Drone delivery company Zipline unveiled a major new aircraft on Wednesday, a model that can hover as it lowers packages on a tether. The approach is designed to reach vastly more customers than its first-generation system.
The South San Francisco-based company has quietly become a major player in the nascent but potentially important drone delivery market. With its first-generation aircraft, which look like small airplanes, it’s completed more than 500,000 deliveries since 2016. Most of those deliveries have been in Rwanda and Ghana, but the company also has operations in Utah, Arkansas and North Carolina, too.
And the new drone, called Platform 2, should help expand US operations to be more practical and economical in urban and suburban areas. Zipline’s Platform 1 has an efficient fixed-wing design but can’t stop flying as it parachutes a package into to an area about the size of two parking spaces. Platform 2 pairs a fixed wing for forward flight with upward pointing propellers for hovering while it lowers a compact “droid” down 330 feet to plop packages on driveways, sidewalks or other clear areas.
Seeing a package of medicine or cup of coffee drop out of the sky may seem like sci-fi, but drone delivery will reach millions of people this year as tests expand and operations mature. Drones can get items to our homes faster than delivery vans, with lower carbon dioxide emissions — just the thing for an instant gratification culture fostered by e-commerce giant Amazon.
“We’re adding technology to our system that prepares us to reach billions of more people around the world,” Okeoma Moronu, Zipline’s leader of aviation regulatory affairs, said in a statement. “Our next generation platform will enable us to operate with the precision needed to fly safely into more complex environments and over more highly populated areas.”
Customers planning to use the new drones include Sweetgreen to deliver food; Michigan Medicine to fill more prescriptions from its pharmacy; Intermountain Health to deliver prescriptions in Utah’s Salt Lake City area; MultiCare Health System to shuttle prescriptions and medical devices around its network of labs and medical facilities; and the Rwandan government for deliveries to homes, hotels and medical facilities in its capital, Kigali.
Tethers have been used before, for example on drones from Wing, the drone delivery division from Google parent company Alphabet. But Zipline’s droid has three propellers of its own to permit a smaller delivery area only about 6 feet wide, even in rain, darkness and strong winds. That opens up drone deliveries to many more houses and buildings.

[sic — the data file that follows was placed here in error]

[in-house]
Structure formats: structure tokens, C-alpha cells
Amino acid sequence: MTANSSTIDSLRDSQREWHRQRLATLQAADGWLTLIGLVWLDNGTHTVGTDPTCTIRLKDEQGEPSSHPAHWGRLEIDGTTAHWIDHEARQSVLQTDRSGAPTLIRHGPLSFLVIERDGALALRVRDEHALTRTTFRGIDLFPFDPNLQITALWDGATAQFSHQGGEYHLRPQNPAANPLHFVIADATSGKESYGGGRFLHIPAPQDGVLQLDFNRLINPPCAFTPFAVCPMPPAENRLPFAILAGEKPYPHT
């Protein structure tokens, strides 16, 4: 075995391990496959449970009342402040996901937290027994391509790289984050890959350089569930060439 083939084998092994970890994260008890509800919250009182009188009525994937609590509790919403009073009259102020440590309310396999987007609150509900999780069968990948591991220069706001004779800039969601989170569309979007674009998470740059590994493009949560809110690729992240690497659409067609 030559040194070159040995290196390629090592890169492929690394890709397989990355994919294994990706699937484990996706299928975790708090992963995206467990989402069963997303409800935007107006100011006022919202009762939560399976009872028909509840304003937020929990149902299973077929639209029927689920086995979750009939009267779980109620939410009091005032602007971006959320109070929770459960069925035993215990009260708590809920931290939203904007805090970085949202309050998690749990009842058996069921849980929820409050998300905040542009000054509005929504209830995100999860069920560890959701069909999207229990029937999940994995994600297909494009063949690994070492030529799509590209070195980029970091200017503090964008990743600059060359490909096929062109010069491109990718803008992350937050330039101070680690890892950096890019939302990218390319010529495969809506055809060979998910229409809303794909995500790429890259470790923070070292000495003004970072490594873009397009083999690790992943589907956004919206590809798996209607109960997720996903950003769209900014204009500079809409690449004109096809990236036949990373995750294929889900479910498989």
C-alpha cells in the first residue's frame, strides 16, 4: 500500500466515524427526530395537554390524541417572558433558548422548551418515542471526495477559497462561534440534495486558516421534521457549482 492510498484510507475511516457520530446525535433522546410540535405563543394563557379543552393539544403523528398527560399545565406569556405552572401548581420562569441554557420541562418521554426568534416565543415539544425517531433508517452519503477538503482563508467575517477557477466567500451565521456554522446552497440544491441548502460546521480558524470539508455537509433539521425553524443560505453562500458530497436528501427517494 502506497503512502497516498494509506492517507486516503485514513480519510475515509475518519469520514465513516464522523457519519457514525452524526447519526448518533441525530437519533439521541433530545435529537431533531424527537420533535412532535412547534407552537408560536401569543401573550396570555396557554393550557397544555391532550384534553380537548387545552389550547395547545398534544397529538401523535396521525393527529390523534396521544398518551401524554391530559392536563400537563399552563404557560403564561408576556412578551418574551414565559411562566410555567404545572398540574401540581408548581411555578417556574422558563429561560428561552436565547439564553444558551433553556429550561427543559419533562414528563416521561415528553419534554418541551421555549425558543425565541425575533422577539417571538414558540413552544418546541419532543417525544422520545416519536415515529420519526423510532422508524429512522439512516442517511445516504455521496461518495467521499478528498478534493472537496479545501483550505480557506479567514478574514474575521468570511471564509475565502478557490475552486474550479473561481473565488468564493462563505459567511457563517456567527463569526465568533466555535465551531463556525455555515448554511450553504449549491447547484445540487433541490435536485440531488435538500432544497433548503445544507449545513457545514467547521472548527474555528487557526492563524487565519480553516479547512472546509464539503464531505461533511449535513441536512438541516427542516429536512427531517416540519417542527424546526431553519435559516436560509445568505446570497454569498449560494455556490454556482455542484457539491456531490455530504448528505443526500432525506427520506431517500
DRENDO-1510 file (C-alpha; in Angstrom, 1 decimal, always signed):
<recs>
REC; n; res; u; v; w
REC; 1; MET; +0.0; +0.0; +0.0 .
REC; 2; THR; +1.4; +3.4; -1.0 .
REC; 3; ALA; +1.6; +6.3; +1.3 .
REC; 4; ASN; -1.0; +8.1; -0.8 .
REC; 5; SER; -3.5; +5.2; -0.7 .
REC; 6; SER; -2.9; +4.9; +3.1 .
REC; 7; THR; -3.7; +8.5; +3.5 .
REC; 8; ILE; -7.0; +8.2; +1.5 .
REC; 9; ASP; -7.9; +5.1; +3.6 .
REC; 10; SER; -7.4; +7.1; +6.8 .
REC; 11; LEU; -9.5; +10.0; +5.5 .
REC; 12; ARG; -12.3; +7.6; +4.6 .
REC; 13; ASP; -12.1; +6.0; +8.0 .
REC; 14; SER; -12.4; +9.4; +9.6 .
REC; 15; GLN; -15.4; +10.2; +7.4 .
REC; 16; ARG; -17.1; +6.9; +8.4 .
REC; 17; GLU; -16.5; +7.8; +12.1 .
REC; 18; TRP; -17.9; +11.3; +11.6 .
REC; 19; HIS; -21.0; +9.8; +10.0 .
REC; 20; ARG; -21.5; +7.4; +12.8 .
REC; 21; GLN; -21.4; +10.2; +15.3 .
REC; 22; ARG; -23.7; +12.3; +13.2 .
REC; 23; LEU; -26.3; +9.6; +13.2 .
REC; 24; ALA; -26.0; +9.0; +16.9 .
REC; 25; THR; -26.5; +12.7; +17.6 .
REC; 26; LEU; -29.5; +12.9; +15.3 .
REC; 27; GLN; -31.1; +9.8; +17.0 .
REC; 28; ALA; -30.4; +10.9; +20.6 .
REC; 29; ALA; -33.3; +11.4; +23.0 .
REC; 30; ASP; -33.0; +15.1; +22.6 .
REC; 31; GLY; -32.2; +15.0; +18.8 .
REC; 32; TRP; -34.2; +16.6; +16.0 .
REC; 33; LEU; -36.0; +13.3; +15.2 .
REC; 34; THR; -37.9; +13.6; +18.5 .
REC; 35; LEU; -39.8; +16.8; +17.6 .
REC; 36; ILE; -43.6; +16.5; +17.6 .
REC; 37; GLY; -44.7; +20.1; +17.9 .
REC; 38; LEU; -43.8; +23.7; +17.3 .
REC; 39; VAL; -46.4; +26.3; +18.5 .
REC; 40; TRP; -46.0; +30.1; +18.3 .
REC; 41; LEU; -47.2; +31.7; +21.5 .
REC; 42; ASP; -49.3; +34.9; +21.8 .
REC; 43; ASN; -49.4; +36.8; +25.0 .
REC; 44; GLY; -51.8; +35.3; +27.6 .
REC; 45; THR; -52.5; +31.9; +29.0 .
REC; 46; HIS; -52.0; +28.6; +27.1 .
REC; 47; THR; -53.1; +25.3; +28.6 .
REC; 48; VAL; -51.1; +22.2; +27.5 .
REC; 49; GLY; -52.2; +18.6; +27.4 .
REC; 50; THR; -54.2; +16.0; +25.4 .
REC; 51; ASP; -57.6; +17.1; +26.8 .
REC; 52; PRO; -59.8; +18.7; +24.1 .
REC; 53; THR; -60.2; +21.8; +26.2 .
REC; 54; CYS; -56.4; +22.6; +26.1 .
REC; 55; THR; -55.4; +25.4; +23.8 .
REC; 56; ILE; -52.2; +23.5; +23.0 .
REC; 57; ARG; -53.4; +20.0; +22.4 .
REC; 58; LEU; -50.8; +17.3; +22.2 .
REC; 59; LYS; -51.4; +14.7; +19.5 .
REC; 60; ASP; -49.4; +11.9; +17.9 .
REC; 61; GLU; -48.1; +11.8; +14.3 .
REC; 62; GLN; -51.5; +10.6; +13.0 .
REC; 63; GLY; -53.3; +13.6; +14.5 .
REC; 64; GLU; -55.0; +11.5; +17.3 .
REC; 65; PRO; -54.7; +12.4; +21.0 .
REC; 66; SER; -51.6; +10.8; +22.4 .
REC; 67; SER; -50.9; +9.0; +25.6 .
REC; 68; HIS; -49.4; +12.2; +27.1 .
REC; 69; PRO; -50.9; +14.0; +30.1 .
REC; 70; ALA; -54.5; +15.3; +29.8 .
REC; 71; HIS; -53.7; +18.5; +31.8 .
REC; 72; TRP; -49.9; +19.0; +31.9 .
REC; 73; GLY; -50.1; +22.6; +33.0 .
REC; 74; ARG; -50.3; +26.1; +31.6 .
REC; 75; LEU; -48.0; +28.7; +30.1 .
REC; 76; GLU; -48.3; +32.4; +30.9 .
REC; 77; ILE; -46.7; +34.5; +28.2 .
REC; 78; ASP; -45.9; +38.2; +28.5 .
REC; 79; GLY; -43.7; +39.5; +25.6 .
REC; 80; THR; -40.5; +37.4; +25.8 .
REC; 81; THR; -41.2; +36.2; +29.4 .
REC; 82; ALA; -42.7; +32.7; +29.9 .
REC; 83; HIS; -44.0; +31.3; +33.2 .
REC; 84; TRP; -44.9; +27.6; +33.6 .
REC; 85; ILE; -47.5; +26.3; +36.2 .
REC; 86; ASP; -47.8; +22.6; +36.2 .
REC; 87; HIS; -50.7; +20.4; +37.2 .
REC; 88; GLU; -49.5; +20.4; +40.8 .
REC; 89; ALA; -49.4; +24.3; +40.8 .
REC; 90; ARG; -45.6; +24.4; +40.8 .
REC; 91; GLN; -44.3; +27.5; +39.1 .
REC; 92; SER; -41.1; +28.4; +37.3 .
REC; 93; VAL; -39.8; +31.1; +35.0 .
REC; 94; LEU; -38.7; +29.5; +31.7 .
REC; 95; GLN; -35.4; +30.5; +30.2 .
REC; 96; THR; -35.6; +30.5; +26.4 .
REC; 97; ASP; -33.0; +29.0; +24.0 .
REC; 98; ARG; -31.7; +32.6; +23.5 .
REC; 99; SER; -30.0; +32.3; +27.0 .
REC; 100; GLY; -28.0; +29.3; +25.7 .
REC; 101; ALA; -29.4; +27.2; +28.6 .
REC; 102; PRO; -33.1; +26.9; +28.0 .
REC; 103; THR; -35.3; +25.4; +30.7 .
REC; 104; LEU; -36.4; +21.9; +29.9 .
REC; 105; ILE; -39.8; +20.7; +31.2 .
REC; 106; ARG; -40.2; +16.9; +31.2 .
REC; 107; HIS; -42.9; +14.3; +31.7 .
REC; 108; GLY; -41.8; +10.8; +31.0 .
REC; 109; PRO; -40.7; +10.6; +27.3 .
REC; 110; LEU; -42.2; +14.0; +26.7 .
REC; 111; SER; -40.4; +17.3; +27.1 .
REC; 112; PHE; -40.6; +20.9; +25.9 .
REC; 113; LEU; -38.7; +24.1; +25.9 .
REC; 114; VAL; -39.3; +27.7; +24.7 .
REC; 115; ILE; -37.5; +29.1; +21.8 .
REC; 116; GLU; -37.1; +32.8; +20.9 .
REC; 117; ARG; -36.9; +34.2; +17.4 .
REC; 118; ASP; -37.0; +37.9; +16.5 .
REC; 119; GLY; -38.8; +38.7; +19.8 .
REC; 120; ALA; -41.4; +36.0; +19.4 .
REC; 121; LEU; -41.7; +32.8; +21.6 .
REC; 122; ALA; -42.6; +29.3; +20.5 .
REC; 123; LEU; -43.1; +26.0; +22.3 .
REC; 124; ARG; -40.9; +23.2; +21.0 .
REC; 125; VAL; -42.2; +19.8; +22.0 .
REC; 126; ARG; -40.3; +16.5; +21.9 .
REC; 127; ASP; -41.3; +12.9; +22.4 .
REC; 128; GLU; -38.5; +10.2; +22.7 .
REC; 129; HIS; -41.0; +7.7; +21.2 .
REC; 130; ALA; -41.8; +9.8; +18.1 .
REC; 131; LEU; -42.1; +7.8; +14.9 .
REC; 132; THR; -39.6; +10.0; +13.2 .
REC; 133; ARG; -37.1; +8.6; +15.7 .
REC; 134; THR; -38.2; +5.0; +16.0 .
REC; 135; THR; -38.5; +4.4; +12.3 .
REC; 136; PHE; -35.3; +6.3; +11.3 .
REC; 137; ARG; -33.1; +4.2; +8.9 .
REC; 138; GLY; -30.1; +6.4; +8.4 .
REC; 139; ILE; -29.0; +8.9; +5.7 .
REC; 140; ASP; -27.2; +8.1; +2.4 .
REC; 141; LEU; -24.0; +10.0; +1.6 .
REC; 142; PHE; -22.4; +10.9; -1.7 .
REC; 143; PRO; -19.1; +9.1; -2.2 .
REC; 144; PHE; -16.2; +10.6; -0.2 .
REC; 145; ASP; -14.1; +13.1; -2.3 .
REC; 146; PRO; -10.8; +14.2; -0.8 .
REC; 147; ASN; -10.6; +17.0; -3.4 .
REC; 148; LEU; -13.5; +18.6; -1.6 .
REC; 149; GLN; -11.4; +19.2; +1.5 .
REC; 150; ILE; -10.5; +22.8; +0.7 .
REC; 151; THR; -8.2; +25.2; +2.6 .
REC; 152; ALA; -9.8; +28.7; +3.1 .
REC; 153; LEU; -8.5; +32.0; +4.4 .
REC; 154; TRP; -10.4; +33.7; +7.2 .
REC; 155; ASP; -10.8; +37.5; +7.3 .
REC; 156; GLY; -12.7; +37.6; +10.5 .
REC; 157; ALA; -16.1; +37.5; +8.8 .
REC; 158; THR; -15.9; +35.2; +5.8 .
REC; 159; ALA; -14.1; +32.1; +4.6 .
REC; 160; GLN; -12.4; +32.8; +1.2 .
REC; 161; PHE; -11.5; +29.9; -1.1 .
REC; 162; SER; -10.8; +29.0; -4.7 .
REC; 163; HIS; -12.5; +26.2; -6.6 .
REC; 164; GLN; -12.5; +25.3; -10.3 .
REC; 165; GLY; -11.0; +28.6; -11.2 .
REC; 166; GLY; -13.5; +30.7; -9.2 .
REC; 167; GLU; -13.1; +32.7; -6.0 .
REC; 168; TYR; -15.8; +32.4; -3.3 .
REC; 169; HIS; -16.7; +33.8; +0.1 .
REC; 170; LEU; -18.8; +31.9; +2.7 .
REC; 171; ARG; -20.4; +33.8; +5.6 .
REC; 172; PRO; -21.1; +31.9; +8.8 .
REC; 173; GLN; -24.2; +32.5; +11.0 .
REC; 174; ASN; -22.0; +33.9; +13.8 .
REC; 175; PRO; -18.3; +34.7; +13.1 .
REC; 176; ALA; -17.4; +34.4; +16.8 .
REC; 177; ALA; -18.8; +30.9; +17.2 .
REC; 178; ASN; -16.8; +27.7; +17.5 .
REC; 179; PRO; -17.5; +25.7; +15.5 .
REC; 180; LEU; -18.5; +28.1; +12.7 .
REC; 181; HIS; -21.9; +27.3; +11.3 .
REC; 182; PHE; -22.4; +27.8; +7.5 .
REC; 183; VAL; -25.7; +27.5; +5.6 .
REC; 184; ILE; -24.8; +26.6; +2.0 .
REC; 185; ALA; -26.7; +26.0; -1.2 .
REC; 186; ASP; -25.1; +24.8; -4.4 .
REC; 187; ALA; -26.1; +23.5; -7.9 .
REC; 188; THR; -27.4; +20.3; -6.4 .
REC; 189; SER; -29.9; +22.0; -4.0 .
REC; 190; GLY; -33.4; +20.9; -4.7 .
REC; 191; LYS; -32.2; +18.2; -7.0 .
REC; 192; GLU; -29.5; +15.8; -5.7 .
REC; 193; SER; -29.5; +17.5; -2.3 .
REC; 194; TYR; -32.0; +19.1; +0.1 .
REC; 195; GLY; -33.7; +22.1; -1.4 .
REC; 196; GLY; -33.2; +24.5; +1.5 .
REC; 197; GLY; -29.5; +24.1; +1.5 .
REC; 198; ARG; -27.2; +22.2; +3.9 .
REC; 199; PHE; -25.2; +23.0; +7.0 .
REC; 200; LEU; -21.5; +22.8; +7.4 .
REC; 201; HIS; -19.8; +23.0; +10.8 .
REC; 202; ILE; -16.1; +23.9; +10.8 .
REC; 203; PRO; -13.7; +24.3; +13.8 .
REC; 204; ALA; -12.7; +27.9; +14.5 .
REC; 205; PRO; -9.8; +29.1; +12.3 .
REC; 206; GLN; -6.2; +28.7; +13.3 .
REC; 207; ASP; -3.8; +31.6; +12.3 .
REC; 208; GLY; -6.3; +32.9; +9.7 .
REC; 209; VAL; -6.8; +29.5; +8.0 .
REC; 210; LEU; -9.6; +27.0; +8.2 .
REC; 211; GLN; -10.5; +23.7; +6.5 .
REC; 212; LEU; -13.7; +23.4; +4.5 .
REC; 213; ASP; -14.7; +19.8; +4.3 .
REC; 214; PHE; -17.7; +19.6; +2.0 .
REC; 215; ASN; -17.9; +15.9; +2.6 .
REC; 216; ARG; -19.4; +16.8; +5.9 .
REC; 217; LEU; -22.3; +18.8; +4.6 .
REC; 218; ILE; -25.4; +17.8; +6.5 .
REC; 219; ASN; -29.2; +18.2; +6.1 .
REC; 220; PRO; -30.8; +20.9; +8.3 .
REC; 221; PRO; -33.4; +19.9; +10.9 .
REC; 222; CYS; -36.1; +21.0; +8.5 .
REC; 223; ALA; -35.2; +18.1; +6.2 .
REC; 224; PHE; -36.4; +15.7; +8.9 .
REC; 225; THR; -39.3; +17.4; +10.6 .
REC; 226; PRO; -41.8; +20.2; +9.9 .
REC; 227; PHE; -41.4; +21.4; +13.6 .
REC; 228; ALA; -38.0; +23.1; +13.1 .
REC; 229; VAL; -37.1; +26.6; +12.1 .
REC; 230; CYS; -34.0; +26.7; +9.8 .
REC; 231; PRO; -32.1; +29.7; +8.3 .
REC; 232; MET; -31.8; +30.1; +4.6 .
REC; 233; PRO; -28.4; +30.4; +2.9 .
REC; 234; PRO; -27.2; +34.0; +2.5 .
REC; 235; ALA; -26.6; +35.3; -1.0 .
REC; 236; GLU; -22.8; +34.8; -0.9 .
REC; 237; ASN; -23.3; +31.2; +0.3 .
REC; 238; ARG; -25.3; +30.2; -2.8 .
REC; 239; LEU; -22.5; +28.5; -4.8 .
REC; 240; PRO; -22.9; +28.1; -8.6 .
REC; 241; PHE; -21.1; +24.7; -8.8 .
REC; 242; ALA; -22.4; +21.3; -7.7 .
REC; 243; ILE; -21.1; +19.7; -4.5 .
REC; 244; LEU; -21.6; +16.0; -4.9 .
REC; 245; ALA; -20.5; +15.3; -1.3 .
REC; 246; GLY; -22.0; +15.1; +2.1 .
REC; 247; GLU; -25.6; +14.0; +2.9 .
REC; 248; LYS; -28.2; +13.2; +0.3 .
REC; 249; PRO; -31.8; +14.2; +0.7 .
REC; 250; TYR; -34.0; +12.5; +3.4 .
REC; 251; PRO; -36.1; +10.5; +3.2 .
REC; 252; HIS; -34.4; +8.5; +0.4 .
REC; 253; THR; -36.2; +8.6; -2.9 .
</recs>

And with a longer tether than rivals use, the drone is only about as loud as rustling leaves, Zipline said.
Noise is a crucial issue. Some Arizonans have complained about loud drones in a Walmart drone delivery project. But it’s only one challenge, along with safety, privacy, cost and regulatory approvals.
“Zips” test drones on the way
Zipline is building a fleet of 100 Platform 2 aircraft, also called Zips, and droids so it can begin a 10,000-flight test program later this year. It expects the first customer deliveries by early 2024.
It’s also working toward Federal Aviation Administration approval for flights that take place beyond an operator’s visual line of sight — BVLOS, in aviation jargon. That’s a key step for expanding beyond pilot tests.
Zipline’s second-generation drones can carry a payload of 6 to 8 pounds that’s about the size of a grocery bag with its top rolled up. That’s good for medical products — Zipline’s first delivery use — as well as restaurant meals, packaged goods, groceries and other smaller items.
The drone can fly up to 10 miles from a delivery hub, but longer flights can reach 24 miles, Zipline said. That longer reach comes into play with a planned expansion from Zipline’s current hub-and-spoke operations to a network with multiple hubs and docking stations. That’s the more sophisticated operational style Wing just announced, too.
“Zipline’s next-generation platform works as a point-to-point network consisting of many docks spread out across a variety of locations like restaurants, stores and warehouses,” Zipline engineering chief Jo Mardall said. When the drones reach a dock at a business, they recharge and lower the droid for loading.
“Zips are automatically routed to a dock that makes the most sense, whether that’s to go recharge or to pick up another order. Zipline’s software automatically ensures the network is equally distributed and that Zips go where they’re needed most.”